Regarding routing, I wasnít sure if that was something useful on the trail. I've navigated waypoint to waypoint or followed my previous track, or navigated using a summer hiking trail while skiing when a brief snow whiteout blew in, it was helpful in navigating the top of a rock band then down along a ramp. Following a download GPX will be something new to use, I presume similar to following a trail marked on the map.
The map pan and zoom speed of this units seems much better than what I was used too before, memory card Iím using is a Kingston 16gb Micro SDHC Class 10 UHS-1 80MB/s R 10MB/s W ($10 cdn).

I followed your link to your boydsmaps online, pretty cool. Cooks maps as an intro, wow, cartography yes, this is cool. I like the looks and color of your Boyds Map of the Pines HD, love the colors. I was a draftsman for 36 years, 7 years pen and ink, 12 years Intergraph Microstation, 17 years AutoCAD Map (10cm pixel resolution orthophotos, dem with breaklines for a ground model, datums and coordinate systems) we were looking at ERSI when I retired (local municipal government was using it for their mapping and we could get update from their cycle, was to save some effort on our part).

I've no BirdsEye subscription, but I tested it and was able to get an demo area covering 5.6 X 4.0Km (22 sq km) of the local city streets and nice walking park. Looks pretty good like what you might get with Google Earth zoomed into the neighborhood, I can see a 1-2m pixel. I see in the BirdsEye Imagery dialog, number of images 1665, downloaded completed 1655, downloads failed 0, 18.3mb. Previous owner must have used lots of these.

Thanks for your explanation regarding Routable and Transparent maps.
I see now a variety of configurable options within each profile and with the activity option, I need to ensure this is setup properly.

Hum, I noticed within the profiles, there are various screen layouts, colors and sounds which are again different between the profiles. Could I select a profile that looks what I like, then copy and rename to My Profile, then review and change as needed to help get me a profile that I like or would that not be a good idea?

Also do you know if the unit consumes more battery power if more maps, waypoints or routes are available within its memory or if that does really impact its use?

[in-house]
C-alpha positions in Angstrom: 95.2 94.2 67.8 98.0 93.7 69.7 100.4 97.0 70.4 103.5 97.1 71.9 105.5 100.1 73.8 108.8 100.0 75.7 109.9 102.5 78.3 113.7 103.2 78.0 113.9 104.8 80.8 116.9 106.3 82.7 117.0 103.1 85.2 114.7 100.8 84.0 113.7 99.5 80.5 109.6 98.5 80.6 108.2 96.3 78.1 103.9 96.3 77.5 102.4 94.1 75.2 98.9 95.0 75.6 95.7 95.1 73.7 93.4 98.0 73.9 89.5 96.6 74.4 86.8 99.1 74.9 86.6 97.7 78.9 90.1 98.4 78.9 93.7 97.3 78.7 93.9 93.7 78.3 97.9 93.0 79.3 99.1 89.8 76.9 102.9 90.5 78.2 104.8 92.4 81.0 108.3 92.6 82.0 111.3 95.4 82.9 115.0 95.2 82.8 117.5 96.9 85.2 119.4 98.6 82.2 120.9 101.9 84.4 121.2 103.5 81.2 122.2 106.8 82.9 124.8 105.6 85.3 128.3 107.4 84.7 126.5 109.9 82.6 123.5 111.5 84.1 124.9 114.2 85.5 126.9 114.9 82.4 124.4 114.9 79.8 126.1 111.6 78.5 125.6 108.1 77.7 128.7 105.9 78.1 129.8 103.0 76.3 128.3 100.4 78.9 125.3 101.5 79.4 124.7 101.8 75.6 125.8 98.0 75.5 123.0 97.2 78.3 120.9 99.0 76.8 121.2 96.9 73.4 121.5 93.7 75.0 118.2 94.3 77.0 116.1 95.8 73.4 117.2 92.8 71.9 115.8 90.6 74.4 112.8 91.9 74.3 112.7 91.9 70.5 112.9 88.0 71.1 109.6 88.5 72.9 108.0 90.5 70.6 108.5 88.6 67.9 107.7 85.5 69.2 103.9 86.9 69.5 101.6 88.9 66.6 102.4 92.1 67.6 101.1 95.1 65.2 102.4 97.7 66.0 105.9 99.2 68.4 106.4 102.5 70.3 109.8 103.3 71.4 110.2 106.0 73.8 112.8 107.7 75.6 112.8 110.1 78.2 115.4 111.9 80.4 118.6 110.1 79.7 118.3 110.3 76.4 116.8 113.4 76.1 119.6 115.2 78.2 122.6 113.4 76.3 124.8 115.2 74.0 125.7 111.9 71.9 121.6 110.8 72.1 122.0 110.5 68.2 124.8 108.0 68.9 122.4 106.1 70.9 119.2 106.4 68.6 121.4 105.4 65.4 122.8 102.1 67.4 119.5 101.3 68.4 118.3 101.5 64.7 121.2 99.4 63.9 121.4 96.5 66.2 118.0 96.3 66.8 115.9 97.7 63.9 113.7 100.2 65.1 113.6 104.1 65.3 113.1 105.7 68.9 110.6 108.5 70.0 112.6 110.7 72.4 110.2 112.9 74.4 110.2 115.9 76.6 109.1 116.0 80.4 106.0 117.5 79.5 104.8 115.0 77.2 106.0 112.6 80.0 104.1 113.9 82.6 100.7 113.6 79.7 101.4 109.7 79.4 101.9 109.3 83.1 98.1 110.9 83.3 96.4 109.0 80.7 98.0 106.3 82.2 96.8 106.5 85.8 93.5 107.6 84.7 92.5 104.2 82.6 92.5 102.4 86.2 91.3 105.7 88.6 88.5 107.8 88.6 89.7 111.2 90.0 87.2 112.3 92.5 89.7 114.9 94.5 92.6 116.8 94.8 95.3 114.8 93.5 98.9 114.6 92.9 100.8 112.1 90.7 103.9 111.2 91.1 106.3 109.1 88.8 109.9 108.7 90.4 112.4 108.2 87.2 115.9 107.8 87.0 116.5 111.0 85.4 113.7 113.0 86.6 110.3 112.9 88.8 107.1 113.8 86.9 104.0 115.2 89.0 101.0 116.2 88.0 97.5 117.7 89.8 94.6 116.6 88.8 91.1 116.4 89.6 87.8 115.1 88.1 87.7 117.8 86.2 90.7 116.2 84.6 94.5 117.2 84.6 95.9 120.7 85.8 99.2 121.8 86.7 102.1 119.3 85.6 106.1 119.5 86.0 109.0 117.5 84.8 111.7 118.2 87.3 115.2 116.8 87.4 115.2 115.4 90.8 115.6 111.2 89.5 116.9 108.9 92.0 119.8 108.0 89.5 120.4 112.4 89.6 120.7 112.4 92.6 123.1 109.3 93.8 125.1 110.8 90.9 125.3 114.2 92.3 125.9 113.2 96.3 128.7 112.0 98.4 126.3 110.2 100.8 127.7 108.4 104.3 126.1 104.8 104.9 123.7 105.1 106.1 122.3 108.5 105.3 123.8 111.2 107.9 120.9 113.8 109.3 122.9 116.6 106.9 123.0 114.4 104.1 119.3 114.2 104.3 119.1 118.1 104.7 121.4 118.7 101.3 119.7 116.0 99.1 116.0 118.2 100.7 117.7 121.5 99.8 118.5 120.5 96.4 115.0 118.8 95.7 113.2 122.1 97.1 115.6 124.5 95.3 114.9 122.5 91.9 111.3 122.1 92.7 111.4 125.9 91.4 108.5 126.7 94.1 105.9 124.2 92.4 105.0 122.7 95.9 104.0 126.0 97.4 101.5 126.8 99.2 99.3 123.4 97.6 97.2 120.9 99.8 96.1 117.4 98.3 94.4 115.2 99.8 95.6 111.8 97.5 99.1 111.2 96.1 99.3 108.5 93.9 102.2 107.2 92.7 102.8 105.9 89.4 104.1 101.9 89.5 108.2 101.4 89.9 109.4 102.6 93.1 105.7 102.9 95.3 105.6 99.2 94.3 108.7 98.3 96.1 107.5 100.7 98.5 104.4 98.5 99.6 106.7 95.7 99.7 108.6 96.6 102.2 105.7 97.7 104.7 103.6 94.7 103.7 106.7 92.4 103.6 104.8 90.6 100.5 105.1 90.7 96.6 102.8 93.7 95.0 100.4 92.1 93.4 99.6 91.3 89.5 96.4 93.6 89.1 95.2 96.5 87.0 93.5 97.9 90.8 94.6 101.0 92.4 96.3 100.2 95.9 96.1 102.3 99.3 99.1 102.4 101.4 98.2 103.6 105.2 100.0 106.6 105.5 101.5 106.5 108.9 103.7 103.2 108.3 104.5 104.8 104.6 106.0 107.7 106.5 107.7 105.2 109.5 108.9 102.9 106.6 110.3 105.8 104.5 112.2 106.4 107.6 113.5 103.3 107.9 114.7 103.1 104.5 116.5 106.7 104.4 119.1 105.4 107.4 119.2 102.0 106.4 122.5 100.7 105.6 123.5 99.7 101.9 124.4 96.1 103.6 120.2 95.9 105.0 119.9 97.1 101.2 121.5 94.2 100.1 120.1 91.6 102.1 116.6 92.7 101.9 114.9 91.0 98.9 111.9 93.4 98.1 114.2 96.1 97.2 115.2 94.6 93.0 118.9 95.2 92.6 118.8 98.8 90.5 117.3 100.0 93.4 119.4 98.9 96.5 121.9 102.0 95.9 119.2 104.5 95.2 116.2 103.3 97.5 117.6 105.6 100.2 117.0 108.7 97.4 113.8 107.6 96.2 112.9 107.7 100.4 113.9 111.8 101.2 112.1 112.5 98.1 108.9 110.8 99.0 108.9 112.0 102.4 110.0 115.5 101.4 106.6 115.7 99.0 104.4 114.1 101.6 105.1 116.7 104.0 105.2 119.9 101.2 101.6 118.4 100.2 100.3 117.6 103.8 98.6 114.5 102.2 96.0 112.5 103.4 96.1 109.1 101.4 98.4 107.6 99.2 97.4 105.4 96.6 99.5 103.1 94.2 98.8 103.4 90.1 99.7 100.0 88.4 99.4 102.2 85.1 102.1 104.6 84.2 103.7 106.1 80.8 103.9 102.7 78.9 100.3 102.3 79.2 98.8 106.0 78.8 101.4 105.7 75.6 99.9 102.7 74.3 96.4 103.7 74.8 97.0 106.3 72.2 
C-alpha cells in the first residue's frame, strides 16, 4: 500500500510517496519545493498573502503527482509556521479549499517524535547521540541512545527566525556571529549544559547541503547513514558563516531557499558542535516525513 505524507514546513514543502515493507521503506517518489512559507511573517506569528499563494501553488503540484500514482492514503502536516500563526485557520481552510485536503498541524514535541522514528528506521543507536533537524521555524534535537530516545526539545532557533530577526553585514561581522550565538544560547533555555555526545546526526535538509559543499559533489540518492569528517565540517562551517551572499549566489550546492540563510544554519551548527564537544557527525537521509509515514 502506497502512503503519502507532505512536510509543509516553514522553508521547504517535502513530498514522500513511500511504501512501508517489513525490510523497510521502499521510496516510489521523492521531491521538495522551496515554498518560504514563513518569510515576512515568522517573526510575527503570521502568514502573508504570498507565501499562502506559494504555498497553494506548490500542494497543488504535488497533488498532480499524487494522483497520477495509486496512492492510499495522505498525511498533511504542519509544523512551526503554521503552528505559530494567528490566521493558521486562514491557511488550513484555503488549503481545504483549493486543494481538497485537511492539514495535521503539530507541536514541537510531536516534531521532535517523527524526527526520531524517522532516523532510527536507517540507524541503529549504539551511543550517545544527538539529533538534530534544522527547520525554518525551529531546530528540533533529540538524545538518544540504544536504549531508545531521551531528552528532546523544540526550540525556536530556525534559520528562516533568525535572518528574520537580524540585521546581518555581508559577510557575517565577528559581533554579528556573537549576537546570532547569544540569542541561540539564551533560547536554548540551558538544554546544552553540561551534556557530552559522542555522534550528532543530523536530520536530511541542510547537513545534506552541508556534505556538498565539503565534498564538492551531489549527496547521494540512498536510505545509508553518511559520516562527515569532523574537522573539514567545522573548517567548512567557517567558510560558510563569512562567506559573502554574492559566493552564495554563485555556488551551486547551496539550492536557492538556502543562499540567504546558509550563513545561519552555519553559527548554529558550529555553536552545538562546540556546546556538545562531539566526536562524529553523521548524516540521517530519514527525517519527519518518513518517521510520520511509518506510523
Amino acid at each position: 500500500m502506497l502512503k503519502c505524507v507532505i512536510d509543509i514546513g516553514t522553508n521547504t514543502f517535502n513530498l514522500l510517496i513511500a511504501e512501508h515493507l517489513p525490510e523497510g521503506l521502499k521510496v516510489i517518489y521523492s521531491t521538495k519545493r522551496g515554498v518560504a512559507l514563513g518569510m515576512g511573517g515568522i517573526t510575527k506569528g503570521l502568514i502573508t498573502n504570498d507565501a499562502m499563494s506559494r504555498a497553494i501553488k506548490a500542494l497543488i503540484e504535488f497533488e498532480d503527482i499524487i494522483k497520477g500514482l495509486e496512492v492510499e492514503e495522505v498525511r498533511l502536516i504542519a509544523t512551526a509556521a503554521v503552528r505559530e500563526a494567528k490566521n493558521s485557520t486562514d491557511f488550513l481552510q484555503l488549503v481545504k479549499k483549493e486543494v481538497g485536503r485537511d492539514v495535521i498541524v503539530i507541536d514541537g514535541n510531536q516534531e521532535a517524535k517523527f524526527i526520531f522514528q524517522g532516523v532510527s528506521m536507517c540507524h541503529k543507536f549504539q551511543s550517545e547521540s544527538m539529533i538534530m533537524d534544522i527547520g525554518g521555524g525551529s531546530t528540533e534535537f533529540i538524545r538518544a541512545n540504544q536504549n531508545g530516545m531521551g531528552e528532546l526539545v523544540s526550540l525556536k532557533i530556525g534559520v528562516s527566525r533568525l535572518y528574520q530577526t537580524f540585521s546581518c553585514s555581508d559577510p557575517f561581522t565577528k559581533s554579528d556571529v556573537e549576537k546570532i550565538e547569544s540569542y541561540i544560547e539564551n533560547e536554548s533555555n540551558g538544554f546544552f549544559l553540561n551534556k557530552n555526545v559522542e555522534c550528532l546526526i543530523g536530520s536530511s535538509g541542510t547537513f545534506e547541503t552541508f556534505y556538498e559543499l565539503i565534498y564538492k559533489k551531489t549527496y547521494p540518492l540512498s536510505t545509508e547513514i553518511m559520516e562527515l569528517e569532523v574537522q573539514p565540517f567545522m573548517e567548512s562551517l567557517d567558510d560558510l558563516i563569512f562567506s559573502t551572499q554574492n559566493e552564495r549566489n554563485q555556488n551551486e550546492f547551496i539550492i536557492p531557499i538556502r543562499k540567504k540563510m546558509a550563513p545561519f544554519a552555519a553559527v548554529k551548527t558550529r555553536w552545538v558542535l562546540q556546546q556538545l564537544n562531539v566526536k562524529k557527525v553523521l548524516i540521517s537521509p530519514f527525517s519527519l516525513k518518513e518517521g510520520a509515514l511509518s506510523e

I'm coming from a Garmin ETrek Legend (8mb Blue), now I have a GPSMap62s and need a bit of clarification regarding the new capabilities, how to tame this thing.

I have basecamp running, no Garmin dedicated maps, just maps from this site I believe.
Mainly use the GPS while hiking or skiing on trails I've not been on before, but have been trying things out in the city before actually relying on it in the backcountry.

What in you experience is the best method, pro's/cons of each for traveling on unknown trails
1) waypoint to waypoint
2) create a route or a track then follow that

3) The unit has different profiles, some give a calculation error when trying to navigate to a waypoint.
(At first I thought it might have been due to the maps not being routable, not exactly sure what that is, not familiar with this option from the older eTrek Legend)

4) I see within the Maps I have, the Southern Alberta Trail Map is routable, what does that mean and what does that allow me to do over the non-routable Ibycus maps v4?

5) Any idea if these maps are routable?
Worldwide DEM Basemap,NR
OpenMapChest Canada 2020.04.17

6) If a map is transparent what does that help or do?
How can I tell if a map is Transparent?
If two maps are transparent, which map is displayed?

Thanks in advance for your responses, this site is really helpful,  :D
Thanks again  :)